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Annals of “scholarship”: Peer-reviewed journals fall for massive hoax, publishing a paper on “canine rape culture” and a chapter of “Mein Kampf” with feminist buzzwords swapped in

October 4, 2018
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Gender studies professors don’t like it when you pull off a scholarly hoax at their expense.

Such as getting a paper exploring “canine rape culture” at dog parks in Portland, Oregon (one “dog rape per hour”) not only published in a peer-reviewed scholarly journal in 2017 but given “special recognition for excellence from its journal, Gender, Place, and Culture … as one of 12 leading pieces in feminist geography as a part of the journal’s 25th anniversary celebration.”

Or how about a paper with this title: “Going Through the Back Door: Challenging Straight Male Homohysteria, Transhysteria, and Transphobia Through Receptive Penetrative Sex Toy Use.” Yes, it, too, got accepted and published, in June, in the peer-reviewed journal Sexuality & Culture. The article’s “scholarly” conclusion is that heterosexual men ought to spend more time sticking dildos into themselves.

Or this title: “An Ethnography of Breastaurant Masculinity: Themes of Objectification, Sexual Conquest, Male Control, and Masculine Toughness in a Sexually Objectifying Restaurant.” Yup, the “Hooters” paper found a peer-reviewed home in September in the journal Sex Roles. Here’s an excerpt:

Following recent trends in masculinities research, my study interprets the breastaurant as a type of male preserve that erects a local pastiche hegemony in which these themes gain protected status. It also theorizes that the unique interactive environment of the breastaurant between (mostly) male patrons and attractive female servers who provide heterosexual aesthetic labor to the patrons, primarily in the form of ersatz sexual availability, produces these masculinity features.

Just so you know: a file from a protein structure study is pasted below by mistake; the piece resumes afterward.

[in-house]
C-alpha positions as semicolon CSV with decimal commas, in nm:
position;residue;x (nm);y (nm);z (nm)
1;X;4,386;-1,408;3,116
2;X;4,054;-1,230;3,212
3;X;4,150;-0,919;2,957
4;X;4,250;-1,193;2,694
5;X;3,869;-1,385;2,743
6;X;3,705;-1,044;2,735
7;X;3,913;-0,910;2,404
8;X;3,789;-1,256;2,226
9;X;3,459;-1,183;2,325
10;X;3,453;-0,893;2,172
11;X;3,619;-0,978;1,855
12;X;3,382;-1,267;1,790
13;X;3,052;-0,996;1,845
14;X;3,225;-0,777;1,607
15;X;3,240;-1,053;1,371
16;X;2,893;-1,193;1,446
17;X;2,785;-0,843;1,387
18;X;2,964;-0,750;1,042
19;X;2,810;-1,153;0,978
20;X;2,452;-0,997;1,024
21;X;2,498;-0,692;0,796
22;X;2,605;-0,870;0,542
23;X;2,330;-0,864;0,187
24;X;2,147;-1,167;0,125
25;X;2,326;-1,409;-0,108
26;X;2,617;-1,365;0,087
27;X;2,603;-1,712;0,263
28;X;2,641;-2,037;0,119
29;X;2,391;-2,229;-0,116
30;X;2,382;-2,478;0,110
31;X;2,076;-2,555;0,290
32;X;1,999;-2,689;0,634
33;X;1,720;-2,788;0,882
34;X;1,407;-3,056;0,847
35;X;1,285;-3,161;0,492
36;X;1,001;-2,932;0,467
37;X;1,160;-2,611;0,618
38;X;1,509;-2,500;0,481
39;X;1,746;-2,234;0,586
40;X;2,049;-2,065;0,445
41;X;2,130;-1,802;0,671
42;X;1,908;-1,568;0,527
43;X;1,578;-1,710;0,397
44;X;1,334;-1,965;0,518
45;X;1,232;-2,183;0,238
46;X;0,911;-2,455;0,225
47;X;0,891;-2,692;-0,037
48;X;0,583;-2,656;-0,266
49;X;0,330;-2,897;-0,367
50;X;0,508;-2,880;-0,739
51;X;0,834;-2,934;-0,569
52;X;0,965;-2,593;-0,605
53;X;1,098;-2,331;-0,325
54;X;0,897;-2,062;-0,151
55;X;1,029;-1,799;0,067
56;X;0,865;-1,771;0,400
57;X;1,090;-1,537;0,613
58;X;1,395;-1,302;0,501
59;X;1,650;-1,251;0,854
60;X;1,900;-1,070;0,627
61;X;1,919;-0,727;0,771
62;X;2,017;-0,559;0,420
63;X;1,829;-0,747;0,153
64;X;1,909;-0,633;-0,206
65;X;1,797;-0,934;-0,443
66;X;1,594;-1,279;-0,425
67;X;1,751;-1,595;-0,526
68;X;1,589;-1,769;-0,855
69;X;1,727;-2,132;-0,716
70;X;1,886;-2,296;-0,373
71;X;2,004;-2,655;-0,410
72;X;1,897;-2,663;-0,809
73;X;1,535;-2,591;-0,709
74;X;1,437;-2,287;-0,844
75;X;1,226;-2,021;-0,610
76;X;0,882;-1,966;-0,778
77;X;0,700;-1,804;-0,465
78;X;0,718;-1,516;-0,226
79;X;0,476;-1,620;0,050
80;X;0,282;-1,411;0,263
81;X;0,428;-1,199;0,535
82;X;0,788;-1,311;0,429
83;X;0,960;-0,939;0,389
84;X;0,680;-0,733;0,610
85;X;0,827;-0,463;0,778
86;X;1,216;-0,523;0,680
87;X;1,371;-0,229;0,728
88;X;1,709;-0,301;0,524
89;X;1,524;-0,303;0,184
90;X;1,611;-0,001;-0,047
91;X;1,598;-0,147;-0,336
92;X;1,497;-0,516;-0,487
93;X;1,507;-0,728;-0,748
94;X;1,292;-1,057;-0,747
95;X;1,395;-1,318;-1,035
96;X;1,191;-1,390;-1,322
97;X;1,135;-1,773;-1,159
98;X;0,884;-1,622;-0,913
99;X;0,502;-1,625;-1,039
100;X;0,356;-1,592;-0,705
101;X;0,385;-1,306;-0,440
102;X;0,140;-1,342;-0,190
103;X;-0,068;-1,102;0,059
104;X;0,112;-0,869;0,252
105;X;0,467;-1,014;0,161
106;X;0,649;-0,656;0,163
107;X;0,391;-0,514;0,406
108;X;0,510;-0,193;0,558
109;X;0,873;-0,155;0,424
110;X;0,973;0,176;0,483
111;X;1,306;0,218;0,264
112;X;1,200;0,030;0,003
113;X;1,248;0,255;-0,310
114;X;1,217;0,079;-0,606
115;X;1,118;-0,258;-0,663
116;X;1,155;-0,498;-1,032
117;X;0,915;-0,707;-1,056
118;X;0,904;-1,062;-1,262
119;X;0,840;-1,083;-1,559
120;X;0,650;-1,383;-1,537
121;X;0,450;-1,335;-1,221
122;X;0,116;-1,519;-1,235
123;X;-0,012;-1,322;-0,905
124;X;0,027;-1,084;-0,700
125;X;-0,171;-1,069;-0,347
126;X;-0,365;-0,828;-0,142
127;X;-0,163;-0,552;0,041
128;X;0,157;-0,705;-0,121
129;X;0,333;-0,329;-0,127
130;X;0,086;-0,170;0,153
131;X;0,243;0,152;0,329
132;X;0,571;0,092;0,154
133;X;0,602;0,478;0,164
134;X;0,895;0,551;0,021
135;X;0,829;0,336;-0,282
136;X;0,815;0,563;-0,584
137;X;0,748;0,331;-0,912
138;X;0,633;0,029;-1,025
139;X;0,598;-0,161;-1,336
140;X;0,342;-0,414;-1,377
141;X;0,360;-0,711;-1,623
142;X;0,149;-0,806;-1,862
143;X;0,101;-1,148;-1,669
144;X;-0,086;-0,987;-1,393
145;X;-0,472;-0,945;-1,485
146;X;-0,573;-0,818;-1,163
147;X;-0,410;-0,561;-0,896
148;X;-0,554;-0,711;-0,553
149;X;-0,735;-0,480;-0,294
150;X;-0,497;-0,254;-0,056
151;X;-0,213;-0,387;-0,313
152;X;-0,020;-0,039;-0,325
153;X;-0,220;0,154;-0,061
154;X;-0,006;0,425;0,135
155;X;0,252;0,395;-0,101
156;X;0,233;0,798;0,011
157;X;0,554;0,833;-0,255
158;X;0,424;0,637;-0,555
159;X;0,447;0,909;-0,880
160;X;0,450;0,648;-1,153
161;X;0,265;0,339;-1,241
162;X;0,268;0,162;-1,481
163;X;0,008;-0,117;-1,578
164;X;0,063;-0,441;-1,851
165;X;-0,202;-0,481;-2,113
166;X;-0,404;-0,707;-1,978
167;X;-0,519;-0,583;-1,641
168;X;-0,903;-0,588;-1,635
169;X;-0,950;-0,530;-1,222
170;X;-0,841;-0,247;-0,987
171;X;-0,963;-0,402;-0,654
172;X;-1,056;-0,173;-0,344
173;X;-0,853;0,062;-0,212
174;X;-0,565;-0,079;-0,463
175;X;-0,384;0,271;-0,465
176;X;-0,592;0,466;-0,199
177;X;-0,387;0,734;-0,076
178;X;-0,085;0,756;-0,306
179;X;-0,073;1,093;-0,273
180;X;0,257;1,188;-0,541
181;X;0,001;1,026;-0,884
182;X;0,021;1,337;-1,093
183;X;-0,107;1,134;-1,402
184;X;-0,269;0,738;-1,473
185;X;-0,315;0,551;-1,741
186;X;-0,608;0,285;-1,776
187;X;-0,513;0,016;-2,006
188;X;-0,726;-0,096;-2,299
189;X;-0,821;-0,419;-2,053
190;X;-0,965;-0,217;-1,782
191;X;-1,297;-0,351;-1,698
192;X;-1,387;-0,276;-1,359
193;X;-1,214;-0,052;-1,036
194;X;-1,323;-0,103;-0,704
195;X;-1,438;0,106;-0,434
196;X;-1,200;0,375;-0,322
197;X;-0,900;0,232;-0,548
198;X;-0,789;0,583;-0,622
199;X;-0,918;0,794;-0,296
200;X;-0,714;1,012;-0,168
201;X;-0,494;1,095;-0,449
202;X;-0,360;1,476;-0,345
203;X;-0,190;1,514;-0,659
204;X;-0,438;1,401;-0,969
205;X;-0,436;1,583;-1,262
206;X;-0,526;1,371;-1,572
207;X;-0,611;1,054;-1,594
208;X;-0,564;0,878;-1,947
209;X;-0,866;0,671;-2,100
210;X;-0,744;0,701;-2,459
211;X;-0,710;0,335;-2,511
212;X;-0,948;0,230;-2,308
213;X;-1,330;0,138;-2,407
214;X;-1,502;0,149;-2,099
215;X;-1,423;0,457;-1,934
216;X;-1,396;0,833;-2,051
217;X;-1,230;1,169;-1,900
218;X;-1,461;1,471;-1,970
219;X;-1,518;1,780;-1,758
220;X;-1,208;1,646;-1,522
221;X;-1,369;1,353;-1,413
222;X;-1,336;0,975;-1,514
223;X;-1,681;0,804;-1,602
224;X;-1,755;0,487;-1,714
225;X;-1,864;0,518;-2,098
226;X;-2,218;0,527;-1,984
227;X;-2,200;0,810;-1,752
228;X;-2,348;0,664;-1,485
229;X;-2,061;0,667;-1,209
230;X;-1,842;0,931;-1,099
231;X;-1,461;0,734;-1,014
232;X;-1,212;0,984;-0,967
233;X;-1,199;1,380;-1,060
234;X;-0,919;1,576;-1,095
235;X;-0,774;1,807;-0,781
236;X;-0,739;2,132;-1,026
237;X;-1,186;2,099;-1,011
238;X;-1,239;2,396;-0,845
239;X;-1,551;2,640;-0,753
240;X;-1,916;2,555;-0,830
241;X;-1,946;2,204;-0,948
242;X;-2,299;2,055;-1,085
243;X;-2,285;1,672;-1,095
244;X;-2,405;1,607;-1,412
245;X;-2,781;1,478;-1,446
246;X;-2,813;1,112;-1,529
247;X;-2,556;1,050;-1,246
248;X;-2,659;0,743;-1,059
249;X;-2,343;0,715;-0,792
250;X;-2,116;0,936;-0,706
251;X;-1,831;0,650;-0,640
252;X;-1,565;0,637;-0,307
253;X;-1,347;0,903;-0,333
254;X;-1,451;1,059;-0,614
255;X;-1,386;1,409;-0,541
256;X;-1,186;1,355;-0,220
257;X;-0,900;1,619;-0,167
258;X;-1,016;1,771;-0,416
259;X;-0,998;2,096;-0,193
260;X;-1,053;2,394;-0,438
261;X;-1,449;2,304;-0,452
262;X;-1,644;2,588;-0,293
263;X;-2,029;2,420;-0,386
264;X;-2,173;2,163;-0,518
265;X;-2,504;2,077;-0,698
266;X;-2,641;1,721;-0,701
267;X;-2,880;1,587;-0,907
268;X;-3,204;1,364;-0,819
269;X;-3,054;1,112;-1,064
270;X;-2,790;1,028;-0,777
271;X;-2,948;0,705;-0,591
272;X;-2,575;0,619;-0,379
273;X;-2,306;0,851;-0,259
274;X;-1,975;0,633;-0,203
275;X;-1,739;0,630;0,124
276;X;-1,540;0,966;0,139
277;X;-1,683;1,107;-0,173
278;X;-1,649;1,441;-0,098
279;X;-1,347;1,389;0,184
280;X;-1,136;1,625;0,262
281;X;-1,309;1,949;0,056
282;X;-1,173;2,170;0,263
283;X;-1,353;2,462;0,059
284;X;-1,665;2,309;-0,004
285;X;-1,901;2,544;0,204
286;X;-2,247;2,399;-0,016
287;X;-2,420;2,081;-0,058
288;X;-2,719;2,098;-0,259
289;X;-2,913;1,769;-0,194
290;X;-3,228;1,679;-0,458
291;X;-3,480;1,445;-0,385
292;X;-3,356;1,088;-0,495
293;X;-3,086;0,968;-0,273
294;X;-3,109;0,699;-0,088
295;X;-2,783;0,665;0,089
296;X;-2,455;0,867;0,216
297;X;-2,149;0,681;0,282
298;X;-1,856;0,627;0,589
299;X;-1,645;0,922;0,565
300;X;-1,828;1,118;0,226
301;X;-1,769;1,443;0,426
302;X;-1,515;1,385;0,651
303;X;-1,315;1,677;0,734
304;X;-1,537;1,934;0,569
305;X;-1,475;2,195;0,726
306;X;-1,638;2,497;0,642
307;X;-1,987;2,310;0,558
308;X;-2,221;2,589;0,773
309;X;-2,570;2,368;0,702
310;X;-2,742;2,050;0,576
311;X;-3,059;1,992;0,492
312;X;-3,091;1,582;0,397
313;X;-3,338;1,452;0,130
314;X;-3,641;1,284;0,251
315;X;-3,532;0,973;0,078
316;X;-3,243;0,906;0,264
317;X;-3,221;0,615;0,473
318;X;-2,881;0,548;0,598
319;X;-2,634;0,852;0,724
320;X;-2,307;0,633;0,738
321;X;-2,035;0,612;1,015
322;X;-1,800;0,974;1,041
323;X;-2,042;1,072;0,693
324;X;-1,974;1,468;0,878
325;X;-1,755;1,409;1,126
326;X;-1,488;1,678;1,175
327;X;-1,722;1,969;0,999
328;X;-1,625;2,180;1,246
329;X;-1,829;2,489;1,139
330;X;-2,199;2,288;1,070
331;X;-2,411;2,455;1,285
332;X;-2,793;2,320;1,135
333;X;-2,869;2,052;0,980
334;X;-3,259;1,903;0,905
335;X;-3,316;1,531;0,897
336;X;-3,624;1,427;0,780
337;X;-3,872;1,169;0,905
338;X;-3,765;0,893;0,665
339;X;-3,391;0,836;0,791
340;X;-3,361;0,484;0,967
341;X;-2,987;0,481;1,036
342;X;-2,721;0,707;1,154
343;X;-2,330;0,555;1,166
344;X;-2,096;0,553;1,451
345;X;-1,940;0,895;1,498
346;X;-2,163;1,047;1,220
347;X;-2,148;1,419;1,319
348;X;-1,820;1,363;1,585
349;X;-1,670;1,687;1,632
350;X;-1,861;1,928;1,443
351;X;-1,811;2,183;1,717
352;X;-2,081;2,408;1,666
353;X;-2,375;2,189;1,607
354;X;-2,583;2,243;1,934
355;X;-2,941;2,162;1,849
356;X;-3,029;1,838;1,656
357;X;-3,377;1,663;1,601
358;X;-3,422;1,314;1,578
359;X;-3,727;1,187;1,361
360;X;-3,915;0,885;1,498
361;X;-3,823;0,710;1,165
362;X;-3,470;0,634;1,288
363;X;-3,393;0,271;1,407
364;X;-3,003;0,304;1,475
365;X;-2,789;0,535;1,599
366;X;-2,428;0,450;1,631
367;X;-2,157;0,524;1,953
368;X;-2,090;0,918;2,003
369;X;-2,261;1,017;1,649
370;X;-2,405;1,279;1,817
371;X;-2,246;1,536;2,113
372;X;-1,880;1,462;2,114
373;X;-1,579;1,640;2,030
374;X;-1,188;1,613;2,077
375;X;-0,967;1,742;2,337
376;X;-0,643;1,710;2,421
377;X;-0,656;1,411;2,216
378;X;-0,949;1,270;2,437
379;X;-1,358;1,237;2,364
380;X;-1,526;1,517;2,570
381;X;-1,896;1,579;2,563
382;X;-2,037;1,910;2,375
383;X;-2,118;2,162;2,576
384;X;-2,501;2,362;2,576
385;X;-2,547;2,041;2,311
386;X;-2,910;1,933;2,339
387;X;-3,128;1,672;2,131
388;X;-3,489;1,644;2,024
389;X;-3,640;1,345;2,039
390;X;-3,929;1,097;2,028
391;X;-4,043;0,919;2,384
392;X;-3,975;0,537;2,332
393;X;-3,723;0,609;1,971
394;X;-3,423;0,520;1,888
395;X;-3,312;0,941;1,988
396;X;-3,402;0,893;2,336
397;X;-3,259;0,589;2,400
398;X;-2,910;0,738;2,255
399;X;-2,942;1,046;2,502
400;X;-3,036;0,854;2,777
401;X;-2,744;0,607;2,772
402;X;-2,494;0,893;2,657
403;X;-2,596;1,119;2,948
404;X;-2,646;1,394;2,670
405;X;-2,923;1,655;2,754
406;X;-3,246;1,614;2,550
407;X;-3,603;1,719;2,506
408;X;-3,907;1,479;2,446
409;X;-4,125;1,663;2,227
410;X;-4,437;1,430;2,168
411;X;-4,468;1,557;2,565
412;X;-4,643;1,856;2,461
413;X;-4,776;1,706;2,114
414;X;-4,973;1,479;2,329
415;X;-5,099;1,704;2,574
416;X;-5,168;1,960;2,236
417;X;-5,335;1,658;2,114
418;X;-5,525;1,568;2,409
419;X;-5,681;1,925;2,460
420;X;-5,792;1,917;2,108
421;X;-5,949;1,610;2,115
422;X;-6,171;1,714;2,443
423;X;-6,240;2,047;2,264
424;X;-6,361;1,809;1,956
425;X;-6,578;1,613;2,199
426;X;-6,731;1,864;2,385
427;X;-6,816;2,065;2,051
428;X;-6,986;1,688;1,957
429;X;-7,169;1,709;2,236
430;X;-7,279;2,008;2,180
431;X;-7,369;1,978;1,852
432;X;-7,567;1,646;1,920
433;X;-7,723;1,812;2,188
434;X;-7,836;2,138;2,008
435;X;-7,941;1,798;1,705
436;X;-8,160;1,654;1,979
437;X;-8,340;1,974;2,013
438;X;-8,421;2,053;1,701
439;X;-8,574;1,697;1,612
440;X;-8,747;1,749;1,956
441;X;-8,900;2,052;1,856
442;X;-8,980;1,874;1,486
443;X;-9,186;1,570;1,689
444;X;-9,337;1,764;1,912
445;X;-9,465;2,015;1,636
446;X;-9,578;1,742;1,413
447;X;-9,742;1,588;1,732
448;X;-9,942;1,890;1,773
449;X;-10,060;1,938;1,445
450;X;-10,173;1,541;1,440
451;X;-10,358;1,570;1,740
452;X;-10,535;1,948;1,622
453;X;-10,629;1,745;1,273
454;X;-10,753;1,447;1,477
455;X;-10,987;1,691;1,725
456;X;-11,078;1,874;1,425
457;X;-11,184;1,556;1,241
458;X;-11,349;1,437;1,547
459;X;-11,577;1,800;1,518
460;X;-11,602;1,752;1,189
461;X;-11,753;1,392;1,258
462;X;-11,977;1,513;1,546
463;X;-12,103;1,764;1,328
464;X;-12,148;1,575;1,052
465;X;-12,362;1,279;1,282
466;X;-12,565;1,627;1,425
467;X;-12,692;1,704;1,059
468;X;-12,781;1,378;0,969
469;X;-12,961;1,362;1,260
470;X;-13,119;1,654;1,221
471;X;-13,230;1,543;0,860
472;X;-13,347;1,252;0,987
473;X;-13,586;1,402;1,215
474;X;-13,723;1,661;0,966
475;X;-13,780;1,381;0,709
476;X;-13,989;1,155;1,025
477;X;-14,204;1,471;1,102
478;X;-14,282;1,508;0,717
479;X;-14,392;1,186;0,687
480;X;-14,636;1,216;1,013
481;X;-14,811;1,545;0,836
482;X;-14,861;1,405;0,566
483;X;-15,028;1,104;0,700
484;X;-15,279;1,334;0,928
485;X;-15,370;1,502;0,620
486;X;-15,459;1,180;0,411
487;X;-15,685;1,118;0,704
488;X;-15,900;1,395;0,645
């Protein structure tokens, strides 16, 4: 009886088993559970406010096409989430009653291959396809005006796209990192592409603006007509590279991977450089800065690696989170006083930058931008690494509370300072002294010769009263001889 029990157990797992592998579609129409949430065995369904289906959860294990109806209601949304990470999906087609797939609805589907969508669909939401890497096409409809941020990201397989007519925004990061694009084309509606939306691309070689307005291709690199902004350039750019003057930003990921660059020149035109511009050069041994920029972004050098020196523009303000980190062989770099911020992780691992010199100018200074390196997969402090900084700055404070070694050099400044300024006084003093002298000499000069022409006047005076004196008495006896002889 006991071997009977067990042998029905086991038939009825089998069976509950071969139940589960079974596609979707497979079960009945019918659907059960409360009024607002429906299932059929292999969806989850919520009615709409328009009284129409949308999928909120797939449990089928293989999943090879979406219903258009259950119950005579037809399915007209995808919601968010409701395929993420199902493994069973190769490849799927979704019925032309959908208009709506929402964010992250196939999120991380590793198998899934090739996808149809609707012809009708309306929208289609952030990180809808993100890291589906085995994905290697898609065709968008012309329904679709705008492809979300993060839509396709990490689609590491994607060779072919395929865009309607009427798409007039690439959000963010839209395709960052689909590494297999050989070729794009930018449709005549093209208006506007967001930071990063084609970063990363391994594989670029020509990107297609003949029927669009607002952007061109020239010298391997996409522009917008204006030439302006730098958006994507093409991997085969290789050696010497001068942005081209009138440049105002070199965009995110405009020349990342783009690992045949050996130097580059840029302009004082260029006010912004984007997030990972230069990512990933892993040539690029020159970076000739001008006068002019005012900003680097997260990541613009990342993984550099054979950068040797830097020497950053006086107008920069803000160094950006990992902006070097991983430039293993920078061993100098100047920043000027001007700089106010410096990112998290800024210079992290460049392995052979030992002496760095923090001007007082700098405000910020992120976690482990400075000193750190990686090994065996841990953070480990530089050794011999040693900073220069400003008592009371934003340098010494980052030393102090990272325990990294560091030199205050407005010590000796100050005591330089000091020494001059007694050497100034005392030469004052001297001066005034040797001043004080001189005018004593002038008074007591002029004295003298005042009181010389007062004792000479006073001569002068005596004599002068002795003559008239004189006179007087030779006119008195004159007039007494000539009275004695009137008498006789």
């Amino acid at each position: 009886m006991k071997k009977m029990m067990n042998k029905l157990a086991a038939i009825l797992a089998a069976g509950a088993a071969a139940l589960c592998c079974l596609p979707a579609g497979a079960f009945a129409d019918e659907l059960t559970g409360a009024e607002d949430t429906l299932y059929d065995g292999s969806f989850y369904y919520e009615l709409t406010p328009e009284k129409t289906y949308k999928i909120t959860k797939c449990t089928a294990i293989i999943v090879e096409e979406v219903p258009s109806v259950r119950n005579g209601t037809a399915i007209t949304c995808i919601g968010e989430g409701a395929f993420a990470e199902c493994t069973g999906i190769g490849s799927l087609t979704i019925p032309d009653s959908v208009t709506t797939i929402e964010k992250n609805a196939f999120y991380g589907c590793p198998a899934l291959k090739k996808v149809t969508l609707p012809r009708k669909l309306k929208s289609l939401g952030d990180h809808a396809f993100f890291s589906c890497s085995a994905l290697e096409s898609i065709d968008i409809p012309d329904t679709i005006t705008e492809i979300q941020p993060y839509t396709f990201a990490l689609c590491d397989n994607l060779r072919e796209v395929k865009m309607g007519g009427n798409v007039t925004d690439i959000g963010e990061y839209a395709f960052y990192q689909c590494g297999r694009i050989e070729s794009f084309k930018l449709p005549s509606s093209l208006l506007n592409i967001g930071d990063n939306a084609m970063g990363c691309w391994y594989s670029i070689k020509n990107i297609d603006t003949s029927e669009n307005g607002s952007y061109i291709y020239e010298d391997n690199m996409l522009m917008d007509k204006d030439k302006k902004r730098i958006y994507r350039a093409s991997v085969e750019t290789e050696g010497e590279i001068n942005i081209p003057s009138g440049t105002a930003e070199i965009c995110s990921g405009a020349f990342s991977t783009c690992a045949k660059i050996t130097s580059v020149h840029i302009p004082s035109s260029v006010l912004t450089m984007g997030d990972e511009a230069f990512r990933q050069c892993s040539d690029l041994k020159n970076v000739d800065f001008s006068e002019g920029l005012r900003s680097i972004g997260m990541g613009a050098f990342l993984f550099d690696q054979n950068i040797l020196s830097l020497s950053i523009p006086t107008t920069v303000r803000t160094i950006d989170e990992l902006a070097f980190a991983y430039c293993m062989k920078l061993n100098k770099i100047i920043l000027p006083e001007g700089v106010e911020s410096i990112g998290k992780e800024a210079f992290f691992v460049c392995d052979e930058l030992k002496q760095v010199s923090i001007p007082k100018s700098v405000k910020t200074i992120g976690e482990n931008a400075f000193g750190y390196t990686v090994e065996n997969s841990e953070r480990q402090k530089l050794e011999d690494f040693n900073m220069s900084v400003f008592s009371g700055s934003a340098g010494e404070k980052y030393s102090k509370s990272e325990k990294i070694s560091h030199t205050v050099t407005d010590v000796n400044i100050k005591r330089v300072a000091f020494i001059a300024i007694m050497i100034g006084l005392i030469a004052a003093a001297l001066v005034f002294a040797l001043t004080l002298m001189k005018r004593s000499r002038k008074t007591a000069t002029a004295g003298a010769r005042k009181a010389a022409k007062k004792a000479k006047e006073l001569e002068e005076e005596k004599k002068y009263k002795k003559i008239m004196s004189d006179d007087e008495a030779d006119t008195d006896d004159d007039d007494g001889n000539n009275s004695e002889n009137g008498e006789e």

Shorter version: Men like being served by busty waitresses.

The articles were part of a year-long experiment by Ph.D. mathematician and author James A. Lindsay, Portland State assistant philosophy professor Peter Boghossian, and Helen Pluckrose, editor of the online magazine Aero, to see how far respected academic journals in the trendy victimology-based fields of “cultural studies” and “identity studies” (including “gender studies”) that have overrun college humanities departments would go in publishing outlandish papers loaded with impenetrable postmodernist jargon and based on shoddy methodology and fake or nonexistent data.

The trio, who just went public in Aero on Oct. 2 , enjoyed remarkable success with their project while it lasted. Of the 20 papers they churned out at the rate of one per week, sometimes using phony names and bogus “research institutes,” and sometimes borrowing the name of a genuine professor, Richard Baldwin of Gulf Coast State College, who was in on the game, they managed to get seven papers accepted for publication, four actually published, and seven papers in play (with “revise and resubmit” recommendations) when they had to call the whole thing to a halt.

That was because the “dog park” paper, titled “Human Reactions to Rape Culture and Queer Performativity at Portland Dog Parks and reportedly written by one “Helen Wilson” of the nonexistent “Portland Ungendering Research Initiative,” who said she’d spent 1,000 hours in dog parks observing canine humping, received too much mocking attention from the non-academic press. Writers for National Review and Reason seized on “Wilson”‘s suggestion that male humans be trained dog-style not to hit on human females as a quintessential example of the wholesale hijacking of humanities departments by the ideologically fixated. A Wall Street Journal writer began wondering if “Wilson” and her “institute,” which couldn’t be tracked down, actually existed.

As might be expected, academics who actually practice in the fields of “grievance studies,” as the Aero trio calls them, were Not Amused by the parodies of their own scholarly efforts. The Chronicle of Higher Education reports:

“I am so utterly unimpressed,” wrote Jacob T. Levy, a political theorist at McGill University, “by the fact that an enterprise that relies on a widespread presumption of not-fraud can be fooled some of the time by three people with Ph.D.s who spend 10 months deliberately trying to defraud it.”

Karen Gregory, a lecturer in sociology at the University of Edinburgh, wrote that “the chain of thought and action that encourages you to spend 10 months ‘pulling a fast one’ on academic journals disqualifies you from a community of scholarship. It only proves you are a bad-faith actor.”

I can’t decide whether my favorite among the hoax papers is one titled “Moon Meetings and the Meaning of Sisterhood: A Poetic Portrayal of Lived Feminist Spirituality” by one “Carol Miller, Ph.D.” that was accepted by the peer-reviewed Journal of Poetic Therapy but was actually produced by a teenage angst poetry generator–or the chapter of Mein Kampf with fashionable buzzwords swapped in that was accepted by Affilia, a “journal of women and social work”

Posted by Charlotte Allen


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